S. Korea to accept rapid antigen test results for international arrivals
Passengers wait in lines at Incheon International Airport, the country’s main international gateway in Incheon, Friday. (Yonhap)
South Korea will accept rapid antigen tests for people boarding a flight to Korea and entering the country starting on Monday, the country’s health authorities said Sunday.
Under the new entry rule, arrivals with a RAT result will be accepted if the test was taken no more than one day prior to travel. Arrivals with a negative polymerase chain reaction test result will continue to be accepted.
The RAT results, however, must have been conducted under professional supervision. Results from self-test kits will not be accepted, the government noted.
Previously, those who take a flight to the country had to submit a negative PCR test result taken within 48 hours of departure, and RAT results were not accepted.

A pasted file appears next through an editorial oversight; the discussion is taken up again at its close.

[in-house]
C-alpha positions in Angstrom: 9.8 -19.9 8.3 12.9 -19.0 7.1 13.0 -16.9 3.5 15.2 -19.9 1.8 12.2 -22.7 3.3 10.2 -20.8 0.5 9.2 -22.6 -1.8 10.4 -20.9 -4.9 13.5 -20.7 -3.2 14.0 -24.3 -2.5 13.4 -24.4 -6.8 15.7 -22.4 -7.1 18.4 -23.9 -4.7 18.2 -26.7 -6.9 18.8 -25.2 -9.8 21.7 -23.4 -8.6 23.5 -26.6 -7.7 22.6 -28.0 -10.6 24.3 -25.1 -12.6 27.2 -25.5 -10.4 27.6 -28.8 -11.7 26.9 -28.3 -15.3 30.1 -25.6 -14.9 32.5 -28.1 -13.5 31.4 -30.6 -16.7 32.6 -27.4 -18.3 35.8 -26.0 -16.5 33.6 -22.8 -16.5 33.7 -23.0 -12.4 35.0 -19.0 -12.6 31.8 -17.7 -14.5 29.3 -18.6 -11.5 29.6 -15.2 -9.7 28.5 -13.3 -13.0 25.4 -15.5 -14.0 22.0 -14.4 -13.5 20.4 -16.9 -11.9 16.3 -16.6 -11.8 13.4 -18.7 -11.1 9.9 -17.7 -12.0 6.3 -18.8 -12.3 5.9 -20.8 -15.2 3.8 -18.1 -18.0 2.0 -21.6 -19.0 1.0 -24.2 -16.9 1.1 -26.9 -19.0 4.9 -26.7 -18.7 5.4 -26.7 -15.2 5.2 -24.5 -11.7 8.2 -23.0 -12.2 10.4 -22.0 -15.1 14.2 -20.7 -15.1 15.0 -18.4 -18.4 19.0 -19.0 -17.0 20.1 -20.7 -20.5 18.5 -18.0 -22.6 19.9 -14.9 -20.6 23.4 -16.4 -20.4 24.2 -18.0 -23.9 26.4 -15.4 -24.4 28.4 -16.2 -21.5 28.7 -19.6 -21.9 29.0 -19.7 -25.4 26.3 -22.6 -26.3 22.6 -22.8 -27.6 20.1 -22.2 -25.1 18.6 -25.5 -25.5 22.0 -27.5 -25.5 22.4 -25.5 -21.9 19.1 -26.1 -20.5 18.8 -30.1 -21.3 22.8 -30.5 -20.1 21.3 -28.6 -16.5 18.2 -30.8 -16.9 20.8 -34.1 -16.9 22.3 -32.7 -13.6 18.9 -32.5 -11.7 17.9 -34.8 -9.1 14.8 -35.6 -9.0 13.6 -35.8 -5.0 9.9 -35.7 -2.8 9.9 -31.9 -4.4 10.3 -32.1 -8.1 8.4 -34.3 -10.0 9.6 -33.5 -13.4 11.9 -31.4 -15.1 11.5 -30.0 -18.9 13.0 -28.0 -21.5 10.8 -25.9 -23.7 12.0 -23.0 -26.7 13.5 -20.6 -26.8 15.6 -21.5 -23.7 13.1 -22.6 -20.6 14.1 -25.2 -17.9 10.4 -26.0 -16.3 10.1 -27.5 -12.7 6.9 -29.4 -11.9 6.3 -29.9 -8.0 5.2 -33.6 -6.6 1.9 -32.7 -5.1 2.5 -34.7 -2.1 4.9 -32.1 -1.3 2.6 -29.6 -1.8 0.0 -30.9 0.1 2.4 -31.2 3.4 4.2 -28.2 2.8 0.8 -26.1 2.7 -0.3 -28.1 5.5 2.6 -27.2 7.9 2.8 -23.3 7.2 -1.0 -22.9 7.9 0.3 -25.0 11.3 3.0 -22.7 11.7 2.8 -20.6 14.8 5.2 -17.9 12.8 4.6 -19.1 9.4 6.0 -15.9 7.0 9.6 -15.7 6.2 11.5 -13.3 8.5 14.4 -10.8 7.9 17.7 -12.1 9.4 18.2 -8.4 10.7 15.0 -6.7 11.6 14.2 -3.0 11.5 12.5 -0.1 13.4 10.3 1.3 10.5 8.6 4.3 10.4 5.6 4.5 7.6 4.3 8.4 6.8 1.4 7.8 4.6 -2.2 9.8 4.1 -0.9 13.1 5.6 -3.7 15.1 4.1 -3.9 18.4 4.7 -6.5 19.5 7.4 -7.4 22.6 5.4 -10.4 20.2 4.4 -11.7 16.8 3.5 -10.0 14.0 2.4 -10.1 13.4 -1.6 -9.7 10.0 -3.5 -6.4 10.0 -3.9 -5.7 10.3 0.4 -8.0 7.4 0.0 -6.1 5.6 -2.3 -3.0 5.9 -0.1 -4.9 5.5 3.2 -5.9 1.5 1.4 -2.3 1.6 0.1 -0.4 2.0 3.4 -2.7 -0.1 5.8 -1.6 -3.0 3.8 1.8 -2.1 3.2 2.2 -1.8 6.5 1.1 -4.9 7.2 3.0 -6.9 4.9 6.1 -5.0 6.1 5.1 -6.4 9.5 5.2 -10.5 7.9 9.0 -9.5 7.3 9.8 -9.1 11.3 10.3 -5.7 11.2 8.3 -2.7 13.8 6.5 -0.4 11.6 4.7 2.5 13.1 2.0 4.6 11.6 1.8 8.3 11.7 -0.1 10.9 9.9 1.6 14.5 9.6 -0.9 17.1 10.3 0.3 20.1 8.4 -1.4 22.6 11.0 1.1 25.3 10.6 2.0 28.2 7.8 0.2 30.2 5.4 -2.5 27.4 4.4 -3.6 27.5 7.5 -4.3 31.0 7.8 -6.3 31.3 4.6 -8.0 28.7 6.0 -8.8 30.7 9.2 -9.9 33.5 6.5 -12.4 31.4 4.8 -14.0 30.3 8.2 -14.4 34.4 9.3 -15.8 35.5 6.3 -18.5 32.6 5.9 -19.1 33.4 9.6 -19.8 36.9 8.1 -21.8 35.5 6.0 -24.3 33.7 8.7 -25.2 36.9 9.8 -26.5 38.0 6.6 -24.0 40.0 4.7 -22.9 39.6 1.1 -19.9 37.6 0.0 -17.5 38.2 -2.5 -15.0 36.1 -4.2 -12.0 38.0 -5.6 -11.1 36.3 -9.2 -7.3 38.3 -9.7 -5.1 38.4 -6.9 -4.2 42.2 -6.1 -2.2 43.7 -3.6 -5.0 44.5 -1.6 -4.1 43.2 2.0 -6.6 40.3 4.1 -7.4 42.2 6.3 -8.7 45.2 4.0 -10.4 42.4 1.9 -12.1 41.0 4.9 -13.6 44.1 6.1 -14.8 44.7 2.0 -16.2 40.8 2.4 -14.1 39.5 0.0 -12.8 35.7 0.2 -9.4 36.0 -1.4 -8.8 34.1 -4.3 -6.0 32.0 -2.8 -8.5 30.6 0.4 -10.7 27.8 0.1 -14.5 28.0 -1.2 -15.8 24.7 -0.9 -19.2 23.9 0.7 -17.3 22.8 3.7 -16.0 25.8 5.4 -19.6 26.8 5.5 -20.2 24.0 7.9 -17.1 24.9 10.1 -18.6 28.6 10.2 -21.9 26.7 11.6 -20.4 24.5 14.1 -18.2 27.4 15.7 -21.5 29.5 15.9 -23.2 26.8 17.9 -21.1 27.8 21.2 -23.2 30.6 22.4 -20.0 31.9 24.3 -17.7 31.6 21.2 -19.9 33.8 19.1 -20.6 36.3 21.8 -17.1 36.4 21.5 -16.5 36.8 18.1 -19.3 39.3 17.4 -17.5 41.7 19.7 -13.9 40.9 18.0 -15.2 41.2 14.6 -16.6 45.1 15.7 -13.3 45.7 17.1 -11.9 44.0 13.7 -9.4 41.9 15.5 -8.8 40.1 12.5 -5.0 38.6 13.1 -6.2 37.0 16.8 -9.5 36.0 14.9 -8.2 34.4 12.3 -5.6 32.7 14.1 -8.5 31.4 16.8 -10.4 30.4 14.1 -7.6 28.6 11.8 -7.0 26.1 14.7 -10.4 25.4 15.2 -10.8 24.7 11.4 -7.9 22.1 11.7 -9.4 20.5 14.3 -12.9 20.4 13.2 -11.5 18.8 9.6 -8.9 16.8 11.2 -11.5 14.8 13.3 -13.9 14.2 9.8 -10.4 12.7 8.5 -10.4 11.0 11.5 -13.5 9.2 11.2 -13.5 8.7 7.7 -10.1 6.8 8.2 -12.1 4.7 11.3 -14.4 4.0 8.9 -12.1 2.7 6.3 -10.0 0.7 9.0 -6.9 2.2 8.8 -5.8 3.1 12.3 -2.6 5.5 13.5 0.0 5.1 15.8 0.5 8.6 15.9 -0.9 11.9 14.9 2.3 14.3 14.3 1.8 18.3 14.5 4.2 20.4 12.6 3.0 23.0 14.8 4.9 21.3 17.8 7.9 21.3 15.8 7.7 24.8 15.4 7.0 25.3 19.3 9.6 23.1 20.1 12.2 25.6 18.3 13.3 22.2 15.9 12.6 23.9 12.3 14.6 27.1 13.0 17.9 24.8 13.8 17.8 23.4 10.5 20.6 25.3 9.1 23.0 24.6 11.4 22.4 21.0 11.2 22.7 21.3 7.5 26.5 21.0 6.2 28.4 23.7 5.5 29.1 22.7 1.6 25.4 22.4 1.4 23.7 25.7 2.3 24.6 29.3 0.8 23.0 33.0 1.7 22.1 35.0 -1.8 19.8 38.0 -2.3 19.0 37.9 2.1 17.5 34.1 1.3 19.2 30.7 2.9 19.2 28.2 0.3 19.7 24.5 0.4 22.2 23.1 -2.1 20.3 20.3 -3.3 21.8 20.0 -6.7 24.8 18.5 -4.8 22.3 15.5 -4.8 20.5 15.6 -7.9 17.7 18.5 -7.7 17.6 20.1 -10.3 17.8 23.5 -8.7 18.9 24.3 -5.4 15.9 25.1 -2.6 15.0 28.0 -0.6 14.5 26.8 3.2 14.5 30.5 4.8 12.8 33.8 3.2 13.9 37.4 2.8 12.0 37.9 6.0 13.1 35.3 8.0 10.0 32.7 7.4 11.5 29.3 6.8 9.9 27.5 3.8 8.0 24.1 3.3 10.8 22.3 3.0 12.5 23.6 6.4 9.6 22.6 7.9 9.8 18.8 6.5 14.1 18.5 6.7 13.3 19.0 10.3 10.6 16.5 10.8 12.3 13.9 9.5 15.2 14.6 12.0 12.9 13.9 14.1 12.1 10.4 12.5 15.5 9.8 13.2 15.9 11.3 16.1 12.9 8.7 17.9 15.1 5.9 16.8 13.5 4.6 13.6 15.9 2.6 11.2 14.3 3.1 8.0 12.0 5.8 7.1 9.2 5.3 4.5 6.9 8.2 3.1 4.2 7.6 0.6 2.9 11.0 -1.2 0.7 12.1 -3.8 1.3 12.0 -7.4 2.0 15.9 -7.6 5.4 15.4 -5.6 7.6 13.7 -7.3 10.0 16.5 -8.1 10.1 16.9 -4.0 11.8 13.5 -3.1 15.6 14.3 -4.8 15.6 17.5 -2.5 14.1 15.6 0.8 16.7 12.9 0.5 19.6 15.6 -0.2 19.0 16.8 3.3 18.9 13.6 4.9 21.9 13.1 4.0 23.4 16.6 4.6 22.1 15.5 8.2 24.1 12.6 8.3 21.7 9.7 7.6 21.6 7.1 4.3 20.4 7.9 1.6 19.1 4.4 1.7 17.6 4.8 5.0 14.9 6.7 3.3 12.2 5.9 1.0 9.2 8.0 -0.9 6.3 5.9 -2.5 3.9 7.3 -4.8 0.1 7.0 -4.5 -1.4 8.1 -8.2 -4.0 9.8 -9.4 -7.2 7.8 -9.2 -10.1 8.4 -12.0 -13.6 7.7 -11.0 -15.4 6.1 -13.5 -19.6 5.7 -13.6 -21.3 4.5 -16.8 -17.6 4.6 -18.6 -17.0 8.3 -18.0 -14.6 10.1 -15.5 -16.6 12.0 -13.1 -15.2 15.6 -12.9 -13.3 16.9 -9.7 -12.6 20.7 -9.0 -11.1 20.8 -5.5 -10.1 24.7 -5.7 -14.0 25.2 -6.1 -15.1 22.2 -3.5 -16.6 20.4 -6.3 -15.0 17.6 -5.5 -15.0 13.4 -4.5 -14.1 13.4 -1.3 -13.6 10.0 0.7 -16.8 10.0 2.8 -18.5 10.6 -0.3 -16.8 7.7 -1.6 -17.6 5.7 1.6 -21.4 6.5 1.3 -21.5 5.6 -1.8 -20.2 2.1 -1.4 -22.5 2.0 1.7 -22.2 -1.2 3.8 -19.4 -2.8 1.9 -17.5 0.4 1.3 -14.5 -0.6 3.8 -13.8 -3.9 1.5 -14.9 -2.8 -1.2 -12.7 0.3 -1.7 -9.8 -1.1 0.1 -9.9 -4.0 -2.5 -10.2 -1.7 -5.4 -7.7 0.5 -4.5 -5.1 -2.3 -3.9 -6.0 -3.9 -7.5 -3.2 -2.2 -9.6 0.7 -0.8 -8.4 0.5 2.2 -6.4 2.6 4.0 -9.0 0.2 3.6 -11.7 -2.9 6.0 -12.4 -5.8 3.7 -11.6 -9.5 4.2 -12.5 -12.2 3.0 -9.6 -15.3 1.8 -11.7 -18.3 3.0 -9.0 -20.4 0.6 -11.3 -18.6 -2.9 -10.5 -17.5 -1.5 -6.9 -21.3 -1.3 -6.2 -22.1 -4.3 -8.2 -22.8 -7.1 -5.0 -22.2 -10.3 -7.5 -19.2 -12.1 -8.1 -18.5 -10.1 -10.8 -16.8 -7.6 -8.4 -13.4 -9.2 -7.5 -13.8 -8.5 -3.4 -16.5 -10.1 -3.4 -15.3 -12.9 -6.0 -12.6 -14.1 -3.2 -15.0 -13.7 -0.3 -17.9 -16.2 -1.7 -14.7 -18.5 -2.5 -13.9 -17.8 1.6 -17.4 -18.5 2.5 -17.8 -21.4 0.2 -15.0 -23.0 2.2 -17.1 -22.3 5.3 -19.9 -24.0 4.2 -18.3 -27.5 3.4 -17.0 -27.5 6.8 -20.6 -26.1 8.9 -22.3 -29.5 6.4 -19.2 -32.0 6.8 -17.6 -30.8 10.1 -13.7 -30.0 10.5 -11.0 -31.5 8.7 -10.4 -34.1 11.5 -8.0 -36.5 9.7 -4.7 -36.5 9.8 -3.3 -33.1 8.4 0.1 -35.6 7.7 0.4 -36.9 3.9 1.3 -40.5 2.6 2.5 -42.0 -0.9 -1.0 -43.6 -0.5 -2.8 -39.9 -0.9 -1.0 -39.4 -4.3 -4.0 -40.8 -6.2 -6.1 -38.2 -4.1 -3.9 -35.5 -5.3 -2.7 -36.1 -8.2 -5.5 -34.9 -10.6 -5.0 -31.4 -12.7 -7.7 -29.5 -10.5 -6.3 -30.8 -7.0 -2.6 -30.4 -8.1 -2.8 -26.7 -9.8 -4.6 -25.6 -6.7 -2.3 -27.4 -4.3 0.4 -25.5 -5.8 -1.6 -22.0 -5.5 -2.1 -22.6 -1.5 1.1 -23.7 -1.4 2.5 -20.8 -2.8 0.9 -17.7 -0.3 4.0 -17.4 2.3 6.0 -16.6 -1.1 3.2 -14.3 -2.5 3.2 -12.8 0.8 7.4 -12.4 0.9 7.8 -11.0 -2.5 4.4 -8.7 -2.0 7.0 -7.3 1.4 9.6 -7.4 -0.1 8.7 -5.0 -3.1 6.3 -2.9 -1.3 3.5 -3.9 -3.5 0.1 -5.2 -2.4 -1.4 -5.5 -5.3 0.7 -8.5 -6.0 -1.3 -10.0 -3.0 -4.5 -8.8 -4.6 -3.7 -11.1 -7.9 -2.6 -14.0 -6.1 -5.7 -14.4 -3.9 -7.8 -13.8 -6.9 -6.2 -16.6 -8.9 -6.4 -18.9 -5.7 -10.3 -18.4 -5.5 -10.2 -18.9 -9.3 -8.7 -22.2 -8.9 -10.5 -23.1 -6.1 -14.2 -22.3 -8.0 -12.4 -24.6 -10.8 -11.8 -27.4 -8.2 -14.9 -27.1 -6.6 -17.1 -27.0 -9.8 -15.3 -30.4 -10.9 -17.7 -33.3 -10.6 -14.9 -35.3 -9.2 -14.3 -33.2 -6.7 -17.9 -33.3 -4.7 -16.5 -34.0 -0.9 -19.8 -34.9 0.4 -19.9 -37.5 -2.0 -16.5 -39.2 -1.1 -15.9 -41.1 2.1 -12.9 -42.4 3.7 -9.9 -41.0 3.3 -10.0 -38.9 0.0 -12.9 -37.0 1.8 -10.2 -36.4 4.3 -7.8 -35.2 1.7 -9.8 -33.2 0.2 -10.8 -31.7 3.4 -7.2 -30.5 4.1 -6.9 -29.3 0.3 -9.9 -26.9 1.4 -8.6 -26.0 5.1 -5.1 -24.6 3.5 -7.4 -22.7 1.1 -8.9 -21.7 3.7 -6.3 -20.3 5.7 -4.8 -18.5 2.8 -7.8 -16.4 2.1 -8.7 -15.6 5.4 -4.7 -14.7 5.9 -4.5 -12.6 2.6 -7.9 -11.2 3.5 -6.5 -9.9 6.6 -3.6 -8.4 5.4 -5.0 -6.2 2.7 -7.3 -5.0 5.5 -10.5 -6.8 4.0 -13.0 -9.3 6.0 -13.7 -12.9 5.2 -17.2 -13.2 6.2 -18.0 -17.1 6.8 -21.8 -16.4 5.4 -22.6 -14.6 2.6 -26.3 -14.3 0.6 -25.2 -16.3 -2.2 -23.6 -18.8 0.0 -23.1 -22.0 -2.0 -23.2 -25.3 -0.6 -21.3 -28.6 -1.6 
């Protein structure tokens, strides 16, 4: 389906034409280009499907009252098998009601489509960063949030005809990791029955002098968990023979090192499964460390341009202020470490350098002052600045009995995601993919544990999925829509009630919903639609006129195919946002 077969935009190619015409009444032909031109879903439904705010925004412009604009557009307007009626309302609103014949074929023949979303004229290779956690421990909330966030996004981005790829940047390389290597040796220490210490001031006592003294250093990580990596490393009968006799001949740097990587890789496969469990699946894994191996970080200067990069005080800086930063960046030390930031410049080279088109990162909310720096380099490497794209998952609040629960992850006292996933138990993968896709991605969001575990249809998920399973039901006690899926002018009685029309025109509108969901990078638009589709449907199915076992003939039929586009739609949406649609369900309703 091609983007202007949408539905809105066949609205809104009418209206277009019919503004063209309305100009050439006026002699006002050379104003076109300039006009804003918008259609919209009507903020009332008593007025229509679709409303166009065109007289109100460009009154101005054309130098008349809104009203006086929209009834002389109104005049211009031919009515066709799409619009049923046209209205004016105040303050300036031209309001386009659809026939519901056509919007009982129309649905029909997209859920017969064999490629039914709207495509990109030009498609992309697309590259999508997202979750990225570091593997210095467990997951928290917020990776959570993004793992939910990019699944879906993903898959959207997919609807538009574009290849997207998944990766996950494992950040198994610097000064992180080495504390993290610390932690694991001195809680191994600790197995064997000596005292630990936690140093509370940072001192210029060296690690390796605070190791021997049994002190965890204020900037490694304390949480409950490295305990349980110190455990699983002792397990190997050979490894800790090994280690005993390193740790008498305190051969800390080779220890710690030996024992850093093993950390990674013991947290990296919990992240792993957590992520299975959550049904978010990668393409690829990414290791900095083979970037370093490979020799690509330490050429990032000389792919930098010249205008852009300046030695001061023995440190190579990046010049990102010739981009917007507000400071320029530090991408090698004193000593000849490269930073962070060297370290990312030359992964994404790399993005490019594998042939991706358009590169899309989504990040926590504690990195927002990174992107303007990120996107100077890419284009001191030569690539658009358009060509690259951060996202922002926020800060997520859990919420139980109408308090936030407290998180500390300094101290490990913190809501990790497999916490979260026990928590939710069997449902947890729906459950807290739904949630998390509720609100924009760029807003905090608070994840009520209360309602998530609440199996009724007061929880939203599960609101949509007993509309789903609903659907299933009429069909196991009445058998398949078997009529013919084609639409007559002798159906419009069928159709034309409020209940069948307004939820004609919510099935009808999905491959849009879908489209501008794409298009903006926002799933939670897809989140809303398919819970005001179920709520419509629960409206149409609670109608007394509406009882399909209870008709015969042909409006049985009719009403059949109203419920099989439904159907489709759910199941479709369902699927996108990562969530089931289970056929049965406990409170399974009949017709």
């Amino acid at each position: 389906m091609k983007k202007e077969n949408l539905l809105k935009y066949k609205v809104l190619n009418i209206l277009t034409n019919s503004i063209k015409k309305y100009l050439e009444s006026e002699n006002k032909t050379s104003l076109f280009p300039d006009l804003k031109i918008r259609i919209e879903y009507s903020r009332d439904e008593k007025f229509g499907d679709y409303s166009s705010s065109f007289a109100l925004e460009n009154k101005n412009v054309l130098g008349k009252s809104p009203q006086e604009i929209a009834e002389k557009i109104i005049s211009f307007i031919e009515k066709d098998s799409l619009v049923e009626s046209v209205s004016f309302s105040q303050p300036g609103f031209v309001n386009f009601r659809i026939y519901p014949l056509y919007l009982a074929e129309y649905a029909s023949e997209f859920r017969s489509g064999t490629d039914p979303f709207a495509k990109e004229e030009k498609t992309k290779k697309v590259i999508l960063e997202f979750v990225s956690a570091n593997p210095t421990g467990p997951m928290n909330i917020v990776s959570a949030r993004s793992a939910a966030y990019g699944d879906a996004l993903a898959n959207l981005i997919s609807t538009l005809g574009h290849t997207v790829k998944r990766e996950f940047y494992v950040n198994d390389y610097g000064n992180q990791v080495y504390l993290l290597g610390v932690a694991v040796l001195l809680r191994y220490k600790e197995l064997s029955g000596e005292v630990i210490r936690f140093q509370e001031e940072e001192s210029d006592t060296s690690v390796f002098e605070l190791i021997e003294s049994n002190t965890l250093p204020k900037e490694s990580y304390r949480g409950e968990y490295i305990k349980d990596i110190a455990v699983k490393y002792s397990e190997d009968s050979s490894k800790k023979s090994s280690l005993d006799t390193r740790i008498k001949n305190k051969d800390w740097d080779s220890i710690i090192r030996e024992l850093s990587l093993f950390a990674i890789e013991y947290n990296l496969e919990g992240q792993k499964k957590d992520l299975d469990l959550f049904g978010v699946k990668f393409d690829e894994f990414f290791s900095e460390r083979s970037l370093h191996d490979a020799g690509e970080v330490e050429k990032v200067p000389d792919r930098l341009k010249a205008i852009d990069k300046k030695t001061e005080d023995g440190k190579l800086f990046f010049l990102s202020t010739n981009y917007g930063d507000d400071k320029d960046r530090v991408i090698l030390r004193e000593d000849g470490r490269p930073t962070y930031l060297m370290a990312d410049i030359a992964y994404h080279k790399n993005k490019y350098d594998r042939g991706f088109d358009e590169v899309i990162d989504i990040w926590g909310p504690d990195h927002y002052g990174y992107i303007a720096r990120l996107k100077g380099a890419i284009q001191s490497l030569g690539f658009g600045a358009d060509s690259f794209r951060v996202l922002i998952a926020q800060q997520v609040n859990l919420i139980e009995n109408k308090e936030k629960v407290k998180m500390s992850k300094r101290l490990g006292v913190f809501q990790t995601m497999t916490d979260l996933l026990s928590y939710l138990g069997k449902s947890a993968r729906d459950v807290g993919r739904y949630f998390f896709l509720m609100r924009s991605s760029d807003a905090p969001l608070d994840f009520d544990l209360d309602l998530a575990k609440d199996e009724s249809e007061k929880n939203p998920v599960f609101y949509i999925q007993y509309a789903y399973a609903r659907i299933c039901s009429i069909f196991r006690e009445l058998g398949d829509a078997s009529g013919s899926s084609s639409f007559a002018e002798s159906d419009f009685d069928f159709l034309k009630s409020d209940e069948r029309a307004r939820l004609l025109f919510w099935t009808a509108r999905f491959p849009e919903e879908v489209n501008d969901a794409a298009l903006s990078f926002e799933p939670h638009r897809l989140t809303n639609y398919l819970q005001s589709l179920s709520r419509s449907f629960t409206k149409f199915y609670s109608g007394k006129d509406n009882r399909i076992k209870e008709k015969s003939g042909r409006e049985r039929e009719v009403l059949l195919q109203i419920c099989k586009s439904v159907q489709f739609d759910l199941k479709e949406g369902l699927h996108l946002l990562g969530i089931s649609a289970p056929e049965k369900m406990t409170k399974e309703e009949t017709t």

From Wednesday next week, arrivals will need to take only a PCR test after they enter the country. Previously, they were asked to take both a PCR test and a RAT after they arrive in the country.
Those who enter South Korea will also no longer have to take a RAT test within six to seven days of their arrival, although it is recommended by the government.
The government has also extended the period during which people have to take a PCR test from one day to three days upon arrival.
The country decided to relax entry rules since it is increasingly difficult or expensive to receive PCR tests, both here and abroad.
Pre-departure COVID-19 tests are often not covered by public health insurance, which increase traveling expenses by hundreds of dollars. In certain countries, it is difficult to get a PCR test, as many countries are substituting PCR tests with RAT.
The changed rules take place amid the weakening COVID-19 pandemic.
On Sunday, the government reported 19,298 new infections, including 24 cases from overseas. The total caseload came to 17,957,697, according to the Korea Disease Control and Prevention Agency.
It was the first time in six days the daily figure dropped to below 20,000.
By Shim Woo-hyun (firstname.lastname@example.org